Tahlequah, fondly known as the capital of the Cherokee Nation, brims with Cherokee heritage. Explore this charming town to discover everything from the renowned Cherokee Heritage Center and other Cherokee attractions, to casinos and a scenic river ideal for float trips.
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Tahlequah is a city rich with history and Cherokee heritage. Nestled within northeast Oklahoma, Tahlequah was founded as the capital of the original Cherokee Nation in 1838, though the city has the distinction of also being the capital of the United Keetoowah Band of Cherokee Indians. Its desirable location in the scenic Illinois River Valley with nearby Lake Tenkiller and Fort Gibson Lake give the area ample opportunities for outdoor recreation. In town, you’ll see Cherokee syllabary along street signs and store fronts, which serve as a tangible link to the city’s roots. Read on to discover some can’t-miss attractions as you trek through Tahlequah.
With a museum, education center, rural village and ancient village tour, the Cherokee Heritage Center exemplifies Cherokee pride. One of the most striking and memorable exhibits in the museum is its Trail of Tears display with life-size casts of actual Cherokee tribal members during the forced removal. As you walk through the area, you’ll hear sounds of the wind, as well as women crying. Many of the other exhibits in the museum are interactive. Sit by a campfire and hear a tribal elder tell stories of the old way of life or walk into a cabin where a rocking chair squeaks as the family is rounded up and herded into camps to prepare for the forced march.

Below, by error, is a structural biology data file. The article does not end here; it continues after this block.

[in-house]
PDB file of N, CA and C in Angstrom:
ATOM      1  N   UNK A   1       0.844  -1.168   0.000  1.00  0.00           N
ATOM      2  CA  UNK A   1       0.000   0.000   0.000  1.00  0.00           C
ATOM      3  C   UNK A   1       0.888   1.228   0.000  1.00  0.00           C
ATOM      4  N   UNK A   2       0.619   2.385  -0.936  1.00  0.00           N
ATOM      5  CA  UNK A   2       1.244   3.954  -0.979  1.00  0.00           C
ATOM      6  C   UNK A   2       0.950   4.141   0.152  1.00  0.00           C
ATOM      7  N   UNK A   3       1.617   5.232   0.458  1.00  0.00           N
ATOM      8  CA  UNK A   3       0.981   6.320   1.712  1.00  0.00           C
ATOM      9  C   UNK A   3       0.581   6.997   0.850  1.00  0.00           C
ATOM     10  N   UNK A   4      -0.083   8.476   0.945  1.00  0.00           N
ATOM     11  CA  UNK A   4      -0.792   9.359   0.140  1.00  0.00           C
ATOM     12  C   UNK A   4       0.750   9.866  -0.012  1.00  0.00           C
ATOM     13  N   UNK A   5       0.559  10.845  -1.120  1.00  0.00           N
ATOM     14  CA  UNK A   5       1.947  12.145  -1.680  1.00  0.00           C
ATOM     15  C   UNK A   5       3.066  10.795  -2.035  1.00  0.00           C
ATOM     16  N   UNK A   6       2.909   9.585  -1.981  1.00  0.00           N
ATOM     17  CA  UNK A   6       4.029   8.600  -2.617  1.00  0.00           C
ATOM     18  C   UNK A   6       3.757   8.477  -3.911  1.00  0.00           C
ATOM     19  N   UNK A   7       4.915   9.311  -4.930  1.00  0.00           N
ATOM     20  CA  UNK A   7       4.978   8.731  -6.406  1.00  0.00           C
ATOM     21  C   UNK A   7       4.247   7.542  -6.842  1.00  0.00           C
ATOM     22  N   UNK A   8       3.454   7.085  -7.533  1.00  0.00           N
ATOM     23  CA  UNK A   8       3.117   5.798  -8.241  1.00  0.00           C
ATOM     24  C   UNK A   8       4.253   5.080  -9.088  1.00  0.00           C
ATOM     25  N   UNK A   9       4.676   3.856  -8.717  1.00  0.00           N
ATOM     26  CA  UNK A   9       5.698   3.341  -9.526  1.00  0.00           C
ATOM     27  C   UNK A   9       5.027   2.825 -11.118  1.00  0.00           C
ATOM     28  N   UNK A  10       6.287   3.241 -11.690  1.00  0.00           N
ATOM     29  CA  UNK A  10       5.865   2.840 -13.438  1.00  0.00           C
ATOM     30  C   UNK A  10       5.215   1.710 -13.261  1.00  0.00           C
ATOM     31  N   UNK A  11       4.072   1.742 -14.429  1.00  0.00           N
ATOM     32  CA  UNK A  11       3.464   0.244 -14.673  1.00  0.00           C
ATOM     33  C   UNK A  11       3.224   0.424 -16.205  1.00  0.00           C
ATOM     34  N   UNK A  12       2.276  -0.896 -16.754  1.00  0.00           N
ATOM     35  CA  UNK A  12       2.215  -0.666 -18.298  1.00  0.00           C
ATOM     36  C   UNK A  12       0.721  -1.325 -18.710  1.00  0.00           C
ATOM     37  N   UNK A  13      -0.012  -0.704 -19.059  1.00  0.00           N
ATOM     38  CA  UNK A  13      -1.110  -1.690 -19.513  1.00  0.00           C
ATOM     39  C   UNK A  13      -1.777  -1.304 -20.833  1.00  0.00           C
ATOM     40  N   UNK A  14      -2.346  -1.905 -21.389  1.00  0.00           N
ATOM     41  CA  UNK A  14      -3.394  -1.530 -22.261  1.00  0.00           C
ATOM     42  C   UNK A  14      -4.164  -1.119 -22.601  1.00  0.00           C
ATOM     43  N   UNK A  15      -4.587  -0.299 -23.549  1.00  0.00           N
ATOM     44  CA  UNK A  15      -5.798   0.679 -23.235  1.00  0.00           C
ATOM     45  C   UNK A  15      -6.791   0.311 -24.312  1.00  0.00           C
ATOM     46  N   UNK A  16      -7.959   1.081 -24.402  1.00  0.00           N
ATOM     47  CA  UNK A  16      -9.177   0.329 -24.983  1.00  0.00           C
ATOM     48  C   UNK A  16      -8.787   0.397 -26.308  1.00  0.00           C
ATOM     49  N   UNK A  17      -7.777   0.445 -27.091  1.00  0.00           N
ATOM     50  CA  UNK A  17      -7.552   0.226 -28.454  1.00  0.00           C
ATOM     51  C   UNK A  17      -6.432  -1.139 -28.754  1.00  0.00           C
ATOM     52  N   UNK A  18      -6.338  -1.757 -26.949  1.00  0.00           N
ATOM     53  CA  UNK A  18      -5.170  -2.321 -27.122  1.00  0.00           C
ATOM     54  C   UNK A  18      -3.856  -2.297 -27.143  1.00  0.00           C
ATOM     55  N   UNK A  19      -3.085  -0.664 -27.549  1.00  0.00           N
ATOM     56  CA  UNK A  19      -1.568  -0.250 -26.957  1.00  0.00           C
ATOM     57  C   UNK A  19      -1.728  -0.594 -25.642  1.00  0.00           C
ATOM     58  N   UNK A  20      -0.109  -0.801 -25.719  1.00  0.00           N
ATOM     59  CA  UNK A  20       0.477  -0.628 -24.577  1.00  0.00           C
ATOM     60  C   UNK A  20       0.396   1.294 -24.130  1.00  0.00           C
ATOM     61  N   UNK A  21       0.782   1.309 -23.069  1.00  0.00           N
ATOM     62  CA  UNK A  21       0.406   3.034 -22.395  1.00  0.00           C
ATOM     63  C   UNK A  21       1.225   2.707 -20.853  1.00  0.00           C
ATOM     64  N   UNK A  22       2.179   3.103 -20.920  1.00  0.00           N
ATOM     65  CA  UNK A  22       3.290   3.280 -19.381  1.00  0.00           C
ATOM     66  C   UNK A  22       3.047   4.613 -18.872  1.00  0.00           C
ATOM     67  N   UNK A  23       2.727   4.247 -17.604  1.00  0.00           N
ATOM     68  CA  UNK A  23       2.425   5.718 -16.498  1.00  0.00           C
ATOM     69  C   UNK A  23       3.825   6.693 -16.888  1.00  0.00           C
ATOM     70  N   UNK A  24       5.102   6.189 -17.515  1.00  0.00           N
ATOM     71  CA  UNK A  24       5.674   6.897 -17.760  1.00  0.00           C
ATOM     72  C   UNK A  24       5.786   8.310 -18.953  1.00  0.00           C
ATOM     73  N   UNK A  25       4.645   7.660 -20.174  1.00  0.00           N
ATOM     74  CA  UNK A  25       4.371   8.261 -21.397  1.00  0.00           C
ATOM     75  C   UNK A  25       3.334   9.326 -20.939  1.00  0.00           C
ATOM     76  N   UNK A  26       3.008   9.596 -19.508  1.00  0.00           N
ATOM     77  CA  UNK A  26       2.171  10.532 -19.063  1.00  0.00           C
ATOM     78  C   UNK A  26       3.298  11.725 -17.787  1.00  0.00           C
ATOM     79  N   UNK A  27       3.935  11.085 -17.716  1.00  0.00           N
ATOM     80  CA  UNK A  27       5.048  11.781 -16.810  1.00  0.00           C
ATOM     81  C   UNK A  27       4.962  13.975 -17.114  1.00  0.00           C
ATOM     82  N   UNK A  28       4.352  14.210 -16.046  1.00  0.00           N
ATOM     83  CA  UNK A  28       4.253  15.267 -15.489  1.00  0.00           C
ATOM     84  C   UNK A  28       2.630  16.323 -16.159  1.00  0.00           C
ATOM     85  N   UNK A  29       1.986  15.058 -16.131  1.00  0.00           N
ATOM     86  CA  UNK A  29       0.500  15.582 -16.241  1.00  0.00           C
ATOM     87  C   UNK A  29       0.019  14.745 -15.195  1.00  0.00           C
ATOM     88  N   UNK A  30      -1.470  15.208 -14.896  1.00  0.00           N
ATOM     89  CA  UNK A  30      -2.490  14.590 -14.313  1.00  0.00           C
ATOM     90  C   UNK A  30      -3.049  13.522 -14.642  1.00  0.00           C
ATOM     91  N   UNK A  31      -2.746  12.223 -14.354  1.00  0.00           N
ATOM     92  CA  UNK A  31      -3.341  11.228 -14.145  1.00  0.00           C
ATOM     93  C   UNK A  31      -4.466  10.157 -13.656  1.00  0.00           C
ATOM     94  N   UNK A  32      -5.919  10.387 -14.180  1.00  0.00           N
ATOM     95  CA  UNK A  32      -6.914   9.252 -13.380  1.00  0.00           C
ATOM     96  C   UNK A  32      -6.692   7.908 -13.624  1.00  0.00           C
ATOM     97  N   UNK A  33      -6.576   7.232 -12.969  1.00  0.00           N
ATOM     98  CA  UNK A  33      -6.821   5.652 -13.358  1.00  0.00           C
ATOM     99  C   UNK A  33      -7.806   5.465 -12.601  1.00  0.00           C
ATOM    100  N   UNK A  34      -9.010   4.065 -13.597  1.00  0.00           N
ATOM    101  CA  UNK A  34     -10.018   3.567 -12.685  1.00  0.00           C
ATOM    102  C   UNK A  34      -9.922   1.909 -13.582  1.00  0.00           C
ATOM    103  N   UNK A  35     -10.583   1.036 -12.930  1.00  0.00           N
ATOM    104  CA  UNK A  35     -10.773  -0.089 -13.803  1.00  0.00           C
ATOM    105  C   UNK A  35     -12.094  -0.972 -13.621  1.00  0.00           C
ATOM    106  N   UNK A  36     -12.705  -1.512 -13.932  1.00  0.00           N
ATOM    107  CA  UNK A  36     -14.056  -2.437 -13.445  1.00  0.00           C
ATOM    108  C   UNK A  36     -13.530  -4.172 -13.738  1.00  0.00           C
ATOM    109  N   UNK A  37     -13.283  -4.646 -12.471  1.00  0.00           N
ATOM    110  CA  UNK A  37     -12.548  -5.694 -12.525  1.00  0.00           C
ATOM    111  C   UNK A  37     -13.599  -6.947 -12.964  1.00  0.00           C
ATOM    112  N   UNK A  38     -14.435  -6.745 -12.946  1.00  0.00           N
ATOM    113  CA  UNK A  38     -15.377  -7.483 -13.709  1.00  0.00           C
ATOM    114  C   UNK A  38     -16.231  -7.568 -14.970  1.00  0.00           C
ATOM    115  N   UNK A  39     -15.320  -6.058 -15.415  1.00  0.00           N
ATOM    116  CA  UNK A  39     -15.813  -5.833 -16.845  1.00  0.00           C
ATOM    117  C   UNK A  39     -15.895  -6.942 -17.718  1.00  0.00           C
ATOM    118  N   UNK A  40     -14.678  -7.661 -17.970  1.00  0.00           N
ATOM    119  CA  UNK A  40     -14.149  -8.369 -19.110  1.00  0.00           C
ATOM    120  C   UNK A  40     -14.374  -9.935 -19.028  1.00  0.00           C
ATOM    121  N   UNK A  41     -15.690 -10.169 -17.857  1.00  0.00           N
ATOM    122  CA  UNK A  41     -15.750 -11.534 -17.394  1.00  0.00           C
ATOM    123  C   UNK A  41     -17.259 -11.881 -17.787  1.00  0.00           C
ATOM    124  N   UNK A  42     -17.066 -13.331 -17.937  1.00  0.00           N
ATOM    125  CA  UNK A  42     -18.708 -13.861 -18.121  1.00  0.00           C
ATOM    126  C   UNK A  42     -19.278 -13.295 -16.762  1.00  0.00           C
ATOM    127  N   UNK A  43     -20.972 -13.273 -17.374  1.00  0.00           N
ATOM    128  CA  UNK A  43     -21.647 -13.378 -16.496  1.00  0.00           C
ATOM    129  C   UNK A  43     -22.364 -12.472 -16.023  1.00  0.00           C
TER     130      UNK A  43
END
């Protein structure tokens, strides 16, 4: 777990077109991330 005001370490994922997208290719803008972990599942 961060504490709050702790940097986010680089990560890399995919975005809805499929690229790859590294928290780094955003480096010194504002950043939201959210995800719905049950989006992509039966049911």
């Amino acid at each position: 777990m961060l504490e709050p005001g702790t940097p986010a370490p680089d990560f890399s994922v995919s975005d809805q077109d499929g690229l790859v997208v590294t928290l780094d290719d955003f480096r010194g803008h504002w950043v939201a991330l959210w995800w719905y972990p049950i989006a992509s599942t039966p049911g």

After touring the museum, head outside to explore the ancient Cherokee village of Diligwa. The ancient village is based on how life was like for tribe members in 1710 and shows how the Cherokee people lived in their native lands in the eastern U.S. prior to European contact. You’ll see 19 “wattle and daub” structures consisting of wet soil and straw, as well as 14 interpretive stations. The village consists of eight residences, each of which has a summer and winter house, corn crib and garden. Tour public areas like the primary council house and summer council house, plaza and two recreation areas. Watch as tour guides dressed in authentic Cherokee regalia demonstrate how dugout canoes were crafted, how to use antlers to fashion arrowheads and how to weave baskets as they would have done long ago.
Visitors can even learn if they have Cherokee roots at the on-site Cherokee Family Research Center. You can search the Dawes Roll, read Cherokee Advocate newspapers dating back to 1845 and view cemetery records.
Located just off of Tahlequah’s town square lies the Cherokee National Supreme Court Museum. This 1844 two-story brick building has been the home of both the Cherokee Supreme Court and the first newspaper published in Oklahoma Territory, the Cherokee Advocate. In keeping with its rich history, visitors will find three separate exhibit areas dedicated to the court, newspaper and Cherokee language. Within the newspaper section, you’ll see one of the original printing presses and copies of the newspaper printed in both English and the Cherokee language, while the Supreme Court exhibit displays hand shackles and information on Justice John Martin, known as the first Chief Justice of the Cherokee National Supreme Court. Bring the little ones along to play and learn on interactive kiosks within the museum while you read about Sequoyah, inventor of the Cherokee alphabet.
From 1875 to 1901, the only official justice carried out within Indian Territory was at the Cherokee National Prison Museum in Tahlequah. An ominous sandstone structure with barred windows and a restored gallows area awaits visitors interested in looking at the lives of hardened criminals from the past. Tour the cells, sheriff’s office, kitchen and blacksmith station to get a feel of the daily lives of past prisoners. An interactive kiosk will even tell you stories of the people who spent time in the prison, while the wheel of justice will show you which punishment would fit each crime during the prison’s operational days.